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Latest New Policies from CIPO in Trademark Registration Process

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From start to finish, the process of registering a trademark in Canada typically takes approximately 18 to 24 months. However, factors such as increased volume due in part to the legalization of recreational cannabis in Canada and changes to Canada’s Trademarks Act (the “Act”) are creating delays at the Canadian Intellectual Property Office (“CIPO” or the “Office”) and increasing the lead time for obtaining a trademark registration.

On January 17, 2020, CIPO released a new practice notice on Extensions of time in Examination and to respond to a section 44.1 notice, which seeks to address some of the delays associated with trademark registration in Canada. Specifically, the Office has reversed its policy of generally granting an applicant a six-month extension of time (in addition to the ordinary six-month period) to respond to an examiner’s report. Now, extensions will only be granted if an applicant can demonstrate “exceptional circumstances” justifying why a response could not be filed within the ordinary time-frame.

While this new policy may help clear some of the Office’s back-log of applications, applicants should remember that the most effective strategy to minimize the time to obtain a trademark registration is to file a carefully-drafted application with the help of experienced trademark counsel.  

Background

After an application for the registration of a trademark is filed, the application is “examined” to ensure that, among other things, the trademark is registrable and the application conforms to the requirements of the Act. If the examiner considers the trademark to be unregistrable or the application deficient in respect of any formalities – for example, the goods or services covered by the application are not described in “ordinary commercial terms” – then an examiner’s report is issued and the applicant is given a six-month deadline to submit a response or remedy the issue.

Prior to January 17, 2020, the Office’s policy was to grant an applicant one six-month extension of time to respond to an examiner’s report. No justification was required unless and until the applicant requested a second extension of time. Requests for a second extension of time were only granted if the applicant could demonstrate “exceptional circumstances” justifying why a response could not be filed in time.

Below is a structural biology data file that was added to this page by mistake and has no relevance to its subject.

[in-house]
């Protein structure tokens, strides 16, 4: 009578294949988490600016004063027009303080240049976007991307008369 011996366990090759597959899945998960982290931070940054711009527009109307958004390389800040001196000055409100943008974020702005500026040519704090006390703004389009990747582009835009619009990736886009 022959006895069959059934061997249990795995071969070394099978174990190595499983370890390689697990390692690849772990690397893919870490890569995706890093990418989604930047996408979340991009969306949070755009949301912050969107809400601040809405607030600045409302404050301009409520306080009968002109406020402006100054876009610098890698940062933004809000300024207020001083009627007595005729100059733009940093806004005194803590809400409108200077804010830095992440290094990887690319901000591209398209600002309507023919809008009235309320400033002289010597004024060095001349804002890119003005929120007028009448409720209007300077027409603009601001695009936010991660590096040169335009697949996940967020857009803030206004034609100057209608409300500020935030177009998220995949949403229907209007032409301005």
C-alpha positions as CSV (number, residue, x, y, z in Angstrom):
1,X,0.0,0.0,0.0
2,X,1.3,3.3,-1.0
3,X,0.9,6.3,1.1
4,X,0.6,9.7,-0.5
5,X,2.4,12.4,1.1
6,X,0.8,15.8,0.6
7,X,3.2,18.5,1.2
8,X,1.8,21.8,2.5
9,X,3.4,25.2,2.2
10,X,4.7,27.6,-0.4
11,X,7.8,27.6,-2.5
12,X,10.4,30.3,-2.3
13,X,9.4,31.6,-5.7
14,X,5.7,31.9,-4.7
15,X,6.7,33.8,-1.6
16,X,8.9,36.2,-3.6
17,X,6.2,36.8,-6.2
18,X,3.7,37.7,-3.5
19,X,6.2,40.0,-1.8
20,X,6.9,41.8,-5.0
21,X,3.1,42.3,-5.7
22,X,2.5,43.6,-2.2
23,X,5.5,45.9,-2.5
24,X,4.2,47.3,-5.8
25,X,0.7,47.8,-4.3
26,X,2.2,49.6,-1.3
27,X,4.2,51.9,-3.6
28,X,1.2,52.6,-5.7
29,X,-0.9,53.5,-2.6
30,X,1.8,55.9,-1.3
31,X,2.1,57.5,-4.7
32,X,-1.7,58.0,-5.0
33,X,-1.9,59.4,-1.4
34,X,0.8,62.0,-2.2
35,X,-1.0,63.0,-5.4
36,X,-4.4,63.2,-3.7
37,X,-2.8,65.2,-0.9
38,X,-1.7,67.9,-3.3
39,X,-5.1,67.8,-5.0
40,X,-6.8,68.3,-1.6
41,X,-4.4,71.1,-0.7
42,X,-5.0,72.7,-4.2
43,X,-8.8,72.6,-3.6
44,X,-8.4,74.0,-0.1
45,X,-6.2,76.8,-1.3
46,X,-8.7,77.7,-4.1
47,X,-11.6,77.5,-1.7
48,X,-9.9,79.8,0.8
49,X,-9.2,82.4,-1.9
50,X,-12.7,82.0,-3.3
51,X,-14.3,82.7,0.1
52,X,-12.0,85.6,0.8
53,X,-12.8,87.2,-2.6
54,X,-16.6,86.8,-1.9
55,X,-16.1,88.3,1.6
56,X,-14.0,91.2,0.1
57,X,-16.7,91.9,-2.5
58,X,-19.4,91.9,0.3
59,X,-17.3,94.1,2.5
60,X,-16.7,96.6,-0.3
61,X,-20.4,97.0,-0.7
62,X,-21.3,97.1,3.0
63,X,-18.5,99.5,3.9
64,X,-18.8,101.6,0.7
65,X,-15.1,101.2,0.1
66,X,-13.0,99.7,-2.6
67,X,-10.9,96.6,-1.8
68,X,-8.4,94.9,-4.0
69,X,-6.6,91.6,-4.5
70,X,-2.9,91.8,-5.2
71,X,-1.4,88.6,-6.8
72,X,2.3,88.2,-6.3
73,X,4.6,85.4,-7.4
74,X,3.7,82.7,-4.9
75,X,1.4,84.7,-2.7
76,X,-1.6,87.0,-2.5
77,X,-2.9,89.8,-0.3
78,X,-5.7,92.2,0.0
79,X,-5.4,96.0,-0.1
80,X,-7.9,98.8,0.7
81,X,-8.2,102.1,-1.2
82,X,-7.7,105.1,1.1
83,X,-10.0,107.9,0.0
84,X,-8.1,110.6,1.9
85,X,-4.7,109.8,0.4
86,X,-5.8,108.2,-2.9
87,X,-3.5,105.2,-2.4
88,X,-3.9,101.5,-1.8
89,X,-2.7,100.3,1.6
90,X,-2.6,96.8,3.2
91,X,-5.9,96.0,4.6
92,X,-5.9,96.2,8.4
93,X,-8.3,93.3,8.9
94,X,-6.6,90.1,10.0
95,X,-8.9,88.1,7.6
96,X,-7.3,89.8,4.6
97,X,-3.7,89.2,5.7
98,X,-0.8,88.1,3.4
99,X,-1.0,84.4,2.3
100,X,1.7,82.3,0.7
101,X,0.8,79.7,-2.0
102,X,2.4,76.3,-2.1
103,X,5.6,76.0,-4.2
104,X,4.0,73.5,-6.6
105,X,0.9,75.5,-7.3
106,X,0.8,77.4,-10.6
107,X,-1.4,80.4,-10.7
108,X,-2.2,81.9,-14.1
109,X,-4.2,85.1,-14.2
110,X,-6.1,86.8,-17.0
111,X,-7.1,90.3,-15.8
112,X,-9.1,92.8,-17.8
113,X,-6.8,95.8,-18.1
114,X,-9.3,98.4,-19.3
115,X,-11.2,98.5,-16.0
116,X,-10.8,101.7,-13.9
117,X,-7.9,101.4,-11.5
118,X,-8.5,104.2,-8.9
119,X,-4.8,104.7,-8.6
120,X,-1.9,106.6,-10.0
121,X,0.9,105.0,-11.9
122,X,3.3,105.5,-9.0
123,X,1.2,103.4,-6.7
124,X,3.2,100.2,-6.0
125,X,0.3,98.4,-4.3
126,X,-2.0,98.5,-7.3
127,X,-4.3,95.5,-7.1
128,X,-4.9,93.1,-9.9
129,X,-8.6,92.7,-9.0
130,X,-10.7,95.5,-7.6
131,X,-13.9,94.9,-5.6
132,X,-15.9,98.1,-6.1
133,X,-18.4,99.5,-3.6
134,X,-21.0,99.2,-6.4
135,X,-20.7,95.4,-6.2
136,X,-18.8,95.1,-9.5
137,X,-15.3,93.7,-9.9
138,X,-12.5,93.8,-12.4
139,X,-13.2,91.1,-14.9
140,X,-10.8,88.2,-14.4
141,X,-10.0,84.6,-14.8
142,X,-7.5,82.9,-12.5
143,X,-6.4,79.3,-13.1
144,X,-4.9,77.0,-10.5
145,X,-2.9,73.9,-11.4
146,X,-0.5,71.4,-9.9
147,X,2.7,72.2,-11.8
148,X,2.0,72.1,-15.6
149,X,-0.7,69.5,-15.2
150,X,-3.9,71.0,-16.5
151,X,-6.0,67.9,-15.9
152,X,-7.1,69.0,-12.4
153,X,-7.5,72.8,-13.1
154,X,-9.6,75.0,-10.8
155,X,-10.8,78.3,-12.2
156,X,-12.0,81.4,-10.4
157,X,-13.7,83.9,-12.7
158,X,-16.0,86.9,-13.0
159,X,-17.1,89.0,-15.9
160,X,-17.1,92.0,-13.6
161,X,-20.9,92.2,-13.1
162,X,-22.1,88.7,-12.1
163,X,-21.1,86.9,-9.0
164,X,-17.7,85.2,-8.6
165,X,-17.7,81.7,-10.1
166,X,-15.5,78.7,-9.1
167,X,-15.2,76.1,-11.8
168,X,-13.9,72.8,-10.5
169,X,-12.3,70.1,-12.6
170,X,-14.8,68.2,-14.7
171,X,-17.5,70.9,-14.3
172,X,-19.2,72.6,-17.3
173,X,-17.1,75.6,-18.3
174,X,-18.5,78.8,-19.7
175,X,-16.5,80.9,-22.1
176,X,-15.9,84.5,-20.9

CIPO’s New Policy

 As of January 17, 2020, the Office will require an applicant to demonstrate exceptional circumstances justifying any request for an extension of time to respond to an examiner’s report. The following are some examples of exceptional circumstances that can justify a request for an extension of time to respond to an examiner’s report:

  1. A recent change in the trademark agent who has been appointed to handle the application;
  2. Serious or unforeseen circumstances such as illness, accident, death or bankruptcy;
  3. The examiner’s report raises a likelihood of confusion objection, but the cited mark is the subject of an opposition or expungement proceeding;
  4. The examiner’s report could lead to a refusal of the application on the grounds of non-registrability, lack of distinctiveness, or non-entitlement.

The above list is not exhaustive but provides guidance on the kinds of circumstances that justify an extension of time.

Perhaps most-notable is the Office’s willingness to grant an extension of time to respond to an objection that could lead to refusal due to a lack of distinctiveness. Refusal of an application on the grounds that the trademark is not “inherently distinctive” is new to the Act as of June 2019, and the Office appears to recognize that applicants may require additional time to address such objections.

Lastly, it should be noted that the new practice notice applies as of January 17, 2020. Therefore, an applicant need not demonstrate exceptional circumstances justifying a first extension of time to respond to an examiner’s report issued before January 17, 2020. Any request for an extension of time to respond to an examiner’s report issued after January 17, 2020 must be justified by exceptional circumstances.

Take-aways

The Office’s new policy concerning extensions of time should help reduce the total time it takes for an application to proceed from examination to advertisement.

However, an applicant can also reduce the lead time for obtaining a registration by working with experienced trademark counsel, who can anticipate the issues a new application may face and advise on the most time and cost-effective strategy for obtaining a registration. For example, a carefully drafted trademark application can pre-empt many of the issues commonly raised in examiner’s reports, while a thorough clearance opinion can identify any pre-existing registrations or applications that could create a likelihood of confusion.

If you are interested in registering a trademark, or have questions about the process, please contact a member of the Shift Law team.

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